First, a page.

Barnaby Jameson QC examines new sentencing regime in Counter- Terrorism and Sentencing Act 2021

July 12, 2021

Barnaby Jameson QC has examined the new sentencing regime for terrorist offenders in an article for Archbold Review reviewing the Counter- Terrorism and Sentencing Act 2021. [ CTSA 2021]
Specialising in Counter-Terrorism, Barnaby Jameson QC has been involved in a wide range of terrorist cases from the 21 July 2005 bombings (the conspiracy to bomb the London underground), cases involving Islamic State, to upcoming trials involving prosecuting two Heads of the neo-Nazi, far right organisation ‘National Action’.
The CTSA 2021 came into force on the 29 June 2021 and has made necessary legal changes in respect of the sentencing and detention of terrorist offenders.
Key changes in the Act include:

1) New classification of ‘Serious Terrorist Offences’
2) Penalty increases for certain terrorist offences
3) Expansion of offences with a terrorist connection and the notification provisions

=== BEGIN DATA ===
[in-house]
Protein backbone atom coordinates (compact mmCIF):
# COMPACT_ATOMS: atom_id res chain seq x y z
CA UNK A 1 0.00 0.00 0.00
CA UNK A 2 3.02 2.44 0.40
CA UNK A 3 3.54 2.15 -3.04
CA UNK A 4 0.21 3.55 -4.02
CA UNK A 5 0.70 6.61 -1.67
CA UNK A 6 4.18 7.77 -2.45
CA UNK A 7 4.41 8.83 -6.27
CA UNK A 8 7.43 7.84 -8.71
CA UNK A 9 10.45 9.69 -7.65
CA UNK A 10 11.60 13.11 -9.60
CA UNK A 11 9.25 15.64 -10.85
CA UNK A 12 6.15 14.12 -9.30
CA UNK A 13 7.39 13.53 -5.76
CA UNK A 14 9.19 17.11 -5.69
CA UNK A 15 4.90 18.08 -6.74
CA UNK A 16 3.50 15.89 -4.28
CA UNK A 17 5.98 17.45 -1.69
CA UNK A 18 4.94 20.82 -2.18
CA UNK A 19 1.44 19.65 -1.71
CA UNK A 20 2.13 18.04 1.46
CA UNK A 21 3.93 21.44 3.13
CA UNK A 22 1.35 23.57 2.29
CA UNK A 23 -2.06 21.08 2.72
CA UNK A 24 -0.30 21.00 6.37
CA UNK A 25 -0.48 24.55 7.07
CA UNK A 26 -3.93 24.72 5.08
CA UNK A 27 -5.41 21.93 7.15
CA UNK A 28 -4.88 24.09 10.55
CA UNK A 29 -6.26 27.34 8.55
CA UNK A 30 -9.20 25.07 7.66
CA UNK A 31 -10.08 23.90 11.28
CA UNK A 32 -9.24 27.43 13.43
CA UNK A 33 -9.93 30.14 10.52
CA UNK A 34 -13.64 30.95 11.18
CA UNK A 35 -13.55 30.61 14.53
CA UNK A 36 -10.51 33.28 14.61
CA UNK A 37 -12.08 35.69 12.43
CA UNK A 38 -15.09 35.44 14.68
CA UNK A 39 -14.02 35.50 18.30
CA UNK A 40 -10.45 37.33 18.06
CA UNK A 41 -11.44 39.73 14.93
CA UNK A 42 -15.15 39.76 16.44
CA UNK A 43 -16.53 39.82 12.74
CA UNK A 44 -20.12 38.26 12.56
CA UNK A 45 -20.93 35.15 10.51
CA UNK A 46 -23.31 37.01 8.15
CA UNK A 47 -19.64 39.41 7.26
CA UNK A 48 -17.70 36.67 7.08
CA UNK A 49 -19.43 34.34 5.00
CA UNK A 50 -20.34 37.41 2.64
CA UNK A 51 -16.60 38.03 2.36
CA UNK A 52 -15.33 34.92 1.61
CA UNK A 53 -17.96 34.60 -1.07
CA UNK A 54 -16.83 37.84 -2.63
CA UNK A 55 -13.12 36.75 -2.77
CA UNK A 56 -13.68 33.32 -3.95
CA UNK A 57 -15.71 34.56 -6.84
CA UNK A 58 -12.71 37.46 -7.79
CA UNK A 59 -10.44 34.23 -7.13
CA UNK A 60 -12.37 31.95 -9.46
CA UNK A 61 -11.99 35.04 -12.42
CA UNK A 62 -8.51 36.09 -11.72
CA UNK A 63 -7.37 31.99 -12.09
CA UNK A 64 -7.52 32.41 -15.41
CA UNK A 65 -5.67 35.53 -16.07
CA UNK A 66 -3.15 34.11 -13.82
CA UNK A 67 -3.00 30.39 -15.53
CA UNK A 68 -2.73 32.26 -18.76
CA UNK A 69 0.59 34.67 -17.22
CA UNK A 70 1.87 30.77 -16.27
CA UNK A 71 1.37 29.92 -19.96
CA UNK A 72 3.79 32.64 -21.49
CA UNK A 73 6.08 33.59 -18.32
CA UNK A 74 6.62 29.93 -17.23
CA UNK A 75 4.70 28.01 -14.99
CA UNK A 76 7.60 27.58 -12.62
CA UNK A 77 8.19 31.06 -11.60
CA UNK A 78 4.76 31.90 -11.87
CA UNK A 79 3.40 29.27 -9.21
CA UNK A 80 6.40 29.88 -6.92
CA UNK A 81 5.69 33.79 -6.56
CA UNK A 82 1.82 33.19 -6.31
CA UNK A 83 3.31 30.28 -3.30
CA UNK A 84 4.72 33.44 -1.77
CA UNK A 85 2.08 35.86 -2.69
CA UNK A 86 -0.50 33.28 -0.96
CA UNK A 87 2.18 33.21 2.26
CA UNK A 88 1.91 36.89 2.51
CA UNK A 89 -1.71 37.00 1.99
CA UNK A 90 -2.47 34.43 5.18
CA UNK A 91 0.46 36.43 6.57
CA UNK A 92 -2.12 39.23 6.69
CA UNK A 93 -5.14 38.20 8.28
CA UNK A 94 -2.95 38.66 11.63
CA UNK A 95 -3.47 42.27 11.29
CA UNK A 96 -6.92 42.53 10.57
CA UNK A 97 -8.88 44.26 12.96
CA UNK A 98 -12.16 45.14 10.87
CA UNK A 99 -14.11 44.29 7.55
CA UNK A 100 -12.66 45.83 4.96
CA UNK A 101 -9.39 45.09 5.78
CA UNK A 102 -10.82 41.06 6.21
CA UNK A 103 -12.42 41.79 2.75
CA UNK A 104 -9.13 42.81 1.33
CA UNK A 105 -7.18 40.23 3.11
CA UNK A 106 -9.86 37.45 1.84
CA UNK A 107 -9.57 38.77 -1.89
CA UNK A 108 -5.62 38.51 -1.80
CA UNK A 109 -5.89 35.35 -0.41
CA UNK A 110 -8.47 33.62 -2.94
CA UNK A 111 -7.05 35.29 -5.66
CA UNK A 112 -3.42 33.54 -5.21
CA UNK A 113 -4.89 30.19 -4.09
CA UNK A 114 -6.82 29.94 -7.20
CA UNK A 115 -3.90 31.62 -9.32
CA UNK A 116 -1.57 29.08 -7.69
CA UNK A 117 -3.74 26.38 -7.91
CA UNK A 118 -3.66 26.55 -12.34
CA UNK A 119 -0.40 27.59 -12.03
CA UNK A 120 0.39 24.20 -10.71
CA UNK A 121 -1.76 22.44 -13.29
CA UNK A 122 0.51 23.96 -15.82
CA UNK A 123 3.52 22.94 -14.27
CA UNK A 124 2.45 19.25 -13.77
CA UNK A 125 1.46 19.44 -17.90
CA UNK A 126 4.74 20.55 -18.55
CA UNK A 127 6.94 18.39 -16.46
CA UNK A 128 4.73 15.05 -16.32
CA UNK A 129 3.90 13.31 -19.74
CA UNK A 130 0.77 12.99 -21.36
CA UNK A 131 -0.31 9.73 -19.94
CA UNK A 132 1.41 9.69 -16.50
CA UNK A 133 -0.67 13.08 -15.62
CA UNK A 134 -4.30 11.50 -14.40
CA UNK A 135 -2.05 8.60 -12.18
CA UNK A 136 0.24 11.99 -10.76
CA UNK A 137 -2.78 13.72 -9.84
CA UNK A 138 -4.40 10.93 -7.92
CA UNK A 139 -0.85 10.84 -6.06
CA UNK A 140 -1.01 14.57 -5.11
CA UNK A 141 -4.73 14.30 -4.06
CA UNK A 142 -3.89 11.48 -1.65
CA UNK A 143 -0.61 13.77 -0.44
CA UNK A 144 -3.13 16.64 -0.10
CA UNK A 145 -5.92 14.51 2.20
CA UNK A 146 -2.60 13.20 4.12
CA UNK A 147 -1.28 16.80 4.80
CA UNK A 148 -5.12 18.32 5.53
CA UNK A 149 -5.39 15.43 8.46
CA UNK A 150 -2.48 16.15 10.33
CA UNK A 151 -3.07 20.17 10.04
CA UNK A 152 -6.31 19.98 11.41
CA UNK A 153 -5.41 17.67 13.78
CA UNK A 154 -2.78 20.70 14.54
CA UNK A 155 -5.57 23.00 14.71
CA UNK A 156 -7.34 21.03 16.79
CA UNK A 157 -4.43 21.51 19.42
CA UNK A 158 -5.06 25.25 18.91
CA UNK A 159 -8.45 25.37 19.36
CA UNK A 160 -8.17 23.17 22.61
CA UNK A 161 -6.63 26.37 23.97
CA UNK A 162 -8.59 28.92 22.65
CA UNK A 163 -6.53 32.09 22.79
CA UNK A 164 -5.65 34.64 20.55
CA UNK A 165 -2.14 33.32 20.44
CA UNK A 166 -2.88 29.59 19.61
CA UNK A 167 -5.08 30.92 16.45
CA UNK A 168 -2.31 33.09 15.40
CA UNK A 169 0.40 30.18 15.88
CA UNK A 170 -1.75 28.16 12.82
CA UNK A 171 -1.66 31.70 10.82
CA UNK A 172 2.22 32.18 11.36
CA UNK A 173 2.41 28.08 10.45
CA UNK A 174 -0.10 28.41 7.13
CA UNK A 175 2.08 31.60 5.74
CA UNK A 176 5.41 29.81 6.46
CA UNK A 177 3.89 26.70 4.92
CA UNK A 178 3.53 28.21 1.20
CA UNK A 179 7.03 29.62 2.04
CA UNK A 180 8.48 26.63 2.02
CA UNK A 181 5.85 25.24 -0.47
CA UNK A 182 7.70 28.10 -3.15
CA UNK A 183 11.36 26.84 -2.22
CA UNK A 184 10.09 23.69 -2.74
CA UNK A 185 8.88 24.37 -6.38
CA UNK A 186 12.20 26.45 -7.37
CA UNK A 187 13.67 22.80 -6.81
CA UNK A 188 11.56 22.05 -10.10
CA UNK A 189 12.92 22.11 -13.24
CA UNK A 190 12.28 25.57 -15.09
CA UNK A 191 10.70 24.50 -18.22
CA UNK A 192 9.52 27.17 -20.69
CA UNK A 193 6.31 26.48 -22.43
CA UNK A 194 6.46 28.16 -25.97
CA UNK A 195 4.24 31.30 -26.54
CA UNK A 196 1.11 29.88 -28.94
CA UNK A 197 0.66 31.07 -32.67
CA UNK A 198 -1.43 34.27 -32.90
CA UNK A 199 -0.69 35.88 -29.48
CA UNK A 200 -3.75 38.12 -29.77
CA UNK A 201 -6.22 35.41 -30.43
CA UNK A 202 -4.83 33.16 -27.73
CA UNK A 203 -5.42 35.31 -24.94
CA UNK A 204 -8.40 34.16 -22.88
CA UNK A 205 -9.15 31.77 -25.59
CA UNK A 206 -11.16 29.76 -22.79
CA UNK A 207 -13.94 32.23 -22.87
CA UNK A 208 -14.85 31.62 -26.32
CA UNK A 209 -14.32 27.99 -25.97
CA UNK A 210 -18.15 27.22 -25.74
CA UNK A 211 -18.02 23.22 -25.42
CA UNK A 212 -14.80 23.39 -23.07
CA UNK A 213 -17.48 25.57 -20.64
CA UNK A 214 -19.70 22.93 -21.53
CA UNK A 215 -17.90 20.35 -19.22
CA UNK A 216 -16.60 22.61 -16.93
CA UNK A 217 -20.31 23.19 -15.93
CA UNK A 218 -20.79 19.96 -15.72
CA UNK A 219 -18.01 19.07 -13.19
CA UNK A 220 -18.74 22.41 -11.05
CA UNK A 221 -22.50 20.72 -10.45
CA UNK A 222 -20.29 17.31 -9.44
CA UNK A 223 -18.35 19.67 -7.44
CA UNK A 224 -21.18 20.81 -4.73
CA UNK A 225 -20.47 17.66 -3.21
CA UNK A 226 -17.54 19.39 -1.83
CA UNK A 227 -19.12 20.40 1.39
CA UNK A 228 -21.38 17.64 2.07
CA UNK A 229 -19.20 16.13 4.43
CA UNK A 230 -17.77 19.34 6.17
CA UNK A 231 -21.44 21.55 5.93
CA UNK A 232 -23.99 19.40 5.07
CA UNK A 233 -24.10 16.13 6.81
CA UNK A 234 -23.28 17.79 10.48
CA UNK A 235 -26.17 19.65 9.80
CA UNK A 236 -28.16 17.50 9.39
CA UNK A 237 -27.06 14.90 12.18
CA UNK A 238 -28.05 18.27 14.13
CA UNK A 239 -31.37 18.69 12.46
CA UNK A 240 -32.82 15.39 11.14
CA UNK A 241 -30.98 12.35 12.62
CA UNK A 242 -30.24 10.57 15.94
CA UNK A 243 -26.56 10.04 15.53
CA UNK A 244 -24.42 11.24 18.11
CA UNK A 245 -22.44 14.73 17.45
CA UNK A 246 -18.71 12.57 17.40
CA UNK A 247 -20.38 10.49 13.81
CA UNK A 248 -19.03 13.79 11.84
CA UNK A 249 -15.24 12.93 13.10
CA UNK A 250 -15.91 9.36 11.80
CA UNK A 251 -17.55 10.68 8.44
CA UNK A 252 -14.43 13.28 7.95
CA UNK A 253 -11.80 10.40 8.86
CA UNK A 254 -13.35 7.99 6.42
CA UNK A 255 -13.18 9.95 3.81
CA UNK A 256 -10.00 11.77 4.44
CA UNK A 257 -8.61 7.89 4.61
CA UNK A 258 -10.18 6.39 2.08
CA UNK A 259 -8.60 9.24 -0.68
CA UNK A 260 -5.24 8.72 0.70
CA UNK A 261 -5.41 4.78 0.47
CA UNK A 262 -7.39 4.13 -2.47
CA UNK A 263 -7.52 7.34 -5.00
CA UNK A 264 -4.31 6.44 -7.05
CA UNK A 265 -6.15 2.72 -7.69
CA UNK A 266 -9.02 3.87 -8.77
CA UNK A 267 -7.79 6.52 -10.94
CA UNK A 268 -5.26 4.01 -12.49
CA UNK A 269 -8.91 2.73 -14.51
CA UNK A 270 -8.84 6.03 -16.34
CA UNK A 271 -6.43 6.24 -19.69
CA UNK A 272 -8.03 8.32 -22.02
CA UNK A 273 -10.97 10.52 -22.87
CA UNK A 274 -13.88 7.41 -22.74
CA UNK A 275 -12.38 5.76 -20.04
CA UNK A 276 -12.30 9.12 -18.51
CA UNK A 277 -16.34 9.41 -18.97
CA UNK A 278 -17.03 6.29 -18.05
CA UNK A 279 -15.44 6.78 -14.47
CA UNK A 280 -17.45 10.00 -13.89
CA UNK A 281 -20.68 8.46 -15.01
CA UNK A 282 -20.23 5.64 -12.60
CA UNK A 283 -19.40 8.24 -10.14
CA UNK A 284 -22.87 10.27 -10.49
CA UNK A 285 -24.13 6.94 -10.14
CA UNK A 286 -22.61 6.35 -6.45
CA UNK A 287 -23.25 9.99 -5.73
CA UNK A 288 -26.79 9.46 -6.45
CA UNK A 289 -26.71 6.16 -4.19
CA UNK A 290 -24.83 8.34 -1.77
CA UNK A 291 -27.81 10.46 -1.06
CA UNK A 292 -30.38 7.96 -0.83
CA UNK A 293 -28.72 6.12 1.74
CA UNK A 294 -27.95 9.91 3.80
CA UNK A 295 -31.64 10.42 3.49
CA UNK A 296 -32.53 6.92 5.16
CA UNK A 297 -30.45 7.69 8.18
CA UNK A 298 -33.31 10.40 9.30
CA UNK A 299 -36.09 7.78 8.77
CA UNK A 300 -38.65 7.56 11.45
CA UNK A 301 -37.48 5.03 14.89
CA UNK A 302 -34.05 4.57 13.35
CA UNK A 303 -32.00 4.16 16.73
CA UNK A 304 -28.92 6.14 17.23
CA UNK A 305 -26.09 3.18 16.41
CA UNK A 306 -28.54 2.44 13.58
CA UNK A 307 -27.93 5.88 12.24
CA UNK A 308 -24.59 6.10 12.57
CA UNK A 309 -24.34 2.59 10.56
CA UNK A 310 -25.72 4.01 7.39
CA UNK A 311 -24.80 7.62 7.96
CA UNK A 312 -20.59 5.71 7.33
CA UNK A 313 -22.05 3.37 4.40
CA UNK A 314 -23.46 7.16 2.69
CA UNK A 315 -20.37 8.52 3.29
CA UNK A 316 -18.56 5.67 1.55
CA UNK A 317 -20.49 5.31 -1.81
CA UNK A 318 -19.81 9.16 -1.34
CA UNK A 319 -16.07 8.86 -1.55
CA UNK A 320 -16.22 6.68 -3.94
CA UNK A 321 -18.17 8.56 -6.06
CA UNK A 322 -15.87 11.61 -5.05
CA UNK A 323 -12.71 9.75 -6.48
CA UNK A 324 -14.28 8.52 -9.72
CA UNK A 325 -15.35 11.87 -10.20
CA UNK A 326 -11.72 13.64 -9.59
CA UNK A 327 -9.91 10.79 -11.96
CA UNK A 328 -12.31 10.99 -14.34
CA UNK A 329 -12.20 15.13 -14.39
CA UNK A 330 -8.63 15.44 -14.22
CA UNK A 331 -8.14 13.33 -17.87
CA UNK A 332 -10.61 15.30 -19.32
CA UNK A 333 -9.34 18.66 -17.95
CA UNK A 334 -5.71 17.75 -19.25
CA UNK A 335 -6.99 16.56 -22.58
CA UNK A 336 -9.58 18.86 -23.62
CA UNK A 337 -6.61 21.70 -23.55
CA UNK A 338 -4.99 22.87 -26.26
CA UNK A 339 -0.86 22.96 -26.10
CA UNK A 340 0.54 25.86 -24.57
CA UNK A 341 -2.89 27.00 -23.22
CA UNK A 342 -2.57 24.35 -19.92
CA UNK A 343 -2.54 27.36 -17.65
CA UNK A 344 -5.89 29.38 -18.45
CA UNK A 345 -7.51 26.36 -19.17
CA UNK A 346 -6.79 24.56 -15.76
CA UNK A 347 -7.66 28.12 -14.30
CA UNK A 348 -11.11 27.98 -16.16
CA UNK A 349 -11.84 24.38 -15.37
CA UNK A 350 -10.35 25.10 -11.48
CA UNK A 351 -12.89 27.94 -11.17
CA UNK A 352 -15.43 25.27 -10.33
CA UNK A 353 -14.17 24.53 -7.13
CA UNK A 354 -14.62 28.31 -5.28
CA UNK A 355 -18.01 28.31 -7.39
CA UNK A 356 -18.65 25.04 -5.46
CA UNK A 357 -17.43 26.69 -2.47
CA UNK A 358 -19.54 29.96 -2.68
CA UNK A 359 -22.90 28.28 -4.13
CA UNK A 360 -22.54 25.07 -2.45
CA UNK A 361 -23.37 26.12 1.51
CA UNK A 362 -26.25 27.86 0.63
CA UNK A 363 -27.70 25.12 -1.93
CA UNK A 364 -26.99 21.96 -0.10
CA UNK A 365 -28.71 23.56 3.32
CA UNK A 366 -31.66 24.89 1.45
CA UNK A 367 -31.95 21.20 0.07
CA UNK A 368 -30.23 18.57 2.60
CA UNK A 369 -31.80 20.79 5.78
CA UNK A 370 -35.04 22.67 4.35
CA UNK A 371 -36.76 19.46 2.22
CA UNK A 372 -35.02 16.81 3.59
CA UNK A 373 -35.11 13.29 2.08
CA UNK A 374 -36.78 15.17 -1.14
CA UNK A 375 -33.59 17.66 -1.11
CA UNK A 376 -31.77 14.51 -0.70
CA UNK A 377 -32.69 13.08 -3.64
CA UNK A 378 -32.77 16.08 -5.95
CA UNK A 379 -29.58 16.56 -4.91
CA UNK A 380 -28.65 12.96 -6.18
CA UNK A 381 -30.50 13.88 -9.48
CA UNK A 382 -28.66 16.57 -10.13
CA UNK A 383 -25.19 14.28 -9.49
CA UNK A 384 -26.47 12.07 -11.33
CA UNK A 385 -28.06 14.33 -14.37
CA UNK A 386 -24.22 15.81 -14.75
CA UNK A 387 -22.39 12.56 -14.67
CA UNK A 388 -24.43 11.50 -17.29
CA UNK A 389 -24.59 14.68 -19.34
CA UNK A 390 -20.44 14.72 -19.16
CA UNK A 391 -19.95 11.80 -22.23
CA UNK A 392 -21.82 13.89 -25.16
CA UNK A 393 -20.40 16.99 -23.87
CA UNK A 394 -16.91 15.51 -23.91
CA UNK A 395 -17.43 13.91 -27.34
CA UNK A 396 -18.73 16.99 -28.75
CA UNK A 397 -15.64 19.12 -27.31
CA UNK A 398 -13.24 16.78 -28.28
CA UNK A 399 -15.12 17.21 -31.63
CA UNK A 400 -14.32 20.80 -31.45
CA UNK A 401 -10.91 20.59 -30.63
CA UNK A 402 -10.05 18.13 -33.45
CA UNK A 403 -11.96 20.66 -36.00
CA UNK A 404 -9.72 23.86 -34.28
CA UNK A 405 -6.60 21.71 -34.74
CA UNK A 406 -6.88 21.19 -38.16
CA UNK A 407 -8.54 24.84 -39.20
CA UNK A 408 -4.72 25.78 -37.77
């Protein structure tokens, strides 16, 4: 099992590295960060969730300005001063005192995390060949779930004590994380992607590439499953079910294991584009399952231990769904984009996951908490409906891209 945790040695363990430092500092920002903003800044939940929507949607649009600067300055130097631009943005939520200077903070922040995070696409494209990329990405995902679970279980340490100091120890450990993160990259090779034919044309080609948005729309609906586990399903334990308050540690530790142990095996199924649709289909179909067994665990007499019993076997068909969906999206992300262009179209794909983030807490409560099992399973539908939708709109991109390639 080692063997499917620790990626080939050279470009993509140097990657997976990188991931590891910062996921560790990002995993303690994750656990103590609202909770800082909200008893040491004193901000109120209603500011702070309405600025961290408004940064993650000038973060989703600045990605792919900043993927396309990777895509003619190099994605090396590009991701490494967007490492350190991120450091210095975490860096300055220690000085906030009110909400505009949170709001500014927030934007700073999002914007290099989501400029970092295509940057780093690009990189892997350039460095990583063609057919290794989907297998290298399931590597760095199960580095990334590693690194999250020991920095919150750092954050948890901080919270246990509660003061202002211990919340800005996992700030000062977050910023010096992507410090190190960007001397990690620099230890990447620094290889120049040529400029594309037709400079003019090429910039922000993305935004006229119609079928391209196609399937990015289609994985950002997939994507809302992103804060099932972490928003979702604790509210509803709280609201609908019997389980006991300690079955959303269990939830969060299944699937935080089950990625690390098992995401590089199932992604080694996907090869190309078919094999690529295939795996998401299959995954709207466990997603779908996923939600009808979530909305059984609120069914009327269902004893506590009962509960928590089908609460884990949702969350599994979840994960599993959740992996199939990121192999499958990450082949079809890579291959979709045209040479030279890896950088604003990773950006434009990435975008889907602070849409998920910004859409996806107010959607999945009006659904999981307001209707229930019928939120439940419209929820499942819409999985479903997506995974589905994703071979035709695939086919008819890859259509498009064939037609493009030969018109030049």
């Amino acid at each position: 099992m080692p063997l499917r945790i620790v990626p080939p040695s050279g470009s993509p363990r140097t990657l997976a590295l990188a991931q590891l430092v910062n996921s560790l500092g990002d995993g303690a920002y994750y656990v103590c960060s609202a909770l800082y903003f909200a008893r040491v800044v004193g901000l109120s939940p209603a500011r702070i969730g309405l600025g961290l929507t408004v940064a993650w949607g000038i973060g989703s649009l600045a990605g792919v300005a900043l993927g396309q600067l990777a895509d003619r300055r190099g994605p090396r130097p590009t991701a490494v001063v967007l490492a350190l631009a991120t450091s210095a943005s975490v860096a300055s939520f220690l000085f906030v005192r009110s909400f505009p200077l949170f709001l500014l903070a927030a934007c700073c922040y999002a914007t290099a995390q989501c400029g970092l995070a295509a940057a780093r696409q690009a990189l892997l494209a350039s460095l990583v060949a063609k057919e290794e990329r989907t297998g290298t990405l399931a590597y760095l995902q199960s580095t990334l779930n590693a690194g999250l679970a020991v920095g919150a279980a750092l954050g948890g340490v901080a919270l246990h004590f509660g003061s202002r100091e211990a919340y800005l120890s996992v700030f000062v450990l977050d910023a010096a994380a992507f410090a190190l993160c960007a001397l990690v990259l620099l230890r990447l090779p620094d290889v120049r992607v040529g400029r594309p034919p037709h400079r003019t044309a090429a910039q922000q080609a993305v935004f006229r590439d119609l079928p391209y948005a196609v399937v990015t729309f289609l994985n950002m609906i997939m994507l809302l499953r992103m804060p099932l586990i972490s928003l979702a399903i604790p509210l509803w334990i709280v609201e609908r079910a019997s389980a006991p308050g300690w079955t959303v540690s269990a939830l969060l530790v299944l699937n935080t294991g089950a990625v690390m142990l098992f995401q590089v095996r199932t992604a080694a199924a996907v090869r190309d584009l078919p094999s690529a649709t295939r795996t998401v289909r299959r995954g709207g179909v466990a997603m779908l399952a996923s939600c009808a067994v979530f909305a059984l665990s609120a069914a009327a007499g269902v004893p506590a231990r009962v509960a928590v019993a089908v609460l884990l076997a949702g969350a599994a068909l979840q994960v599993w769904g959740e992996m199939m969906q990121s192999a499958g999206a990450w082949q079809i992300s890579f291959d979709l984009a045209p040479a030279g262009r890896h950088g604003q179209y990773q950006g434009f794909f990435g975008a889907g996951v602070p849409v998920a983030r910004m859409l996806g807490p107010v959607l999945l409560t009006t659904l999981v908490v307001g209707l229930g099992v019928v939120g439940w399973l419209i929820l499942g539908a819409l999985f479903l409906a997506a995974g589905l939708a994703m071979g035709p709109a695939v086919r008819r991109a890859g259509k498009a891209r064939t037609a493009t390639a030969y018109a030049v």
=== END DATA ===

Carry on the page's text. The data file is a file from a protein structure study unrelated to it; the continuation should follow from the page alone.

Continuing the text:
4) Further restriction on early release

Barnaby Jameson QC comments that certain aspects of the CTSA 2021 are welcome such as the increase in the maximum penalty for membership of a terrorist organisation from 10 to 14 years bringing it in line with similar terrorist offences. However, he anticipates issues arising around the new classification of terrorist offences in relation to proscribed terrorist organisations and those who plot against individuals.
He also highlights the imposition of a mandatory ‘Serious Terrorism Sentence’ following conviction for a Serious Terrorism Offence. For example, where “a court could be sure of the Defendant’s awareness of the high likelihood of multiple deaths (as well as jumping the other statutory hurdles) may be rare, except in the most clear-cut cases.”

Barnaby Jameson QC concludes:

“Depending on the viewer’s perspective the reforms may be seen as a welcome and overdue toughening of measures against dangerous terrorist offenders or as a draconian clampdown that may be a casualty of its own over-reaching ambitions.”

Read the full analysis in Archbold Review here: [Archbold Review] (page 6-8)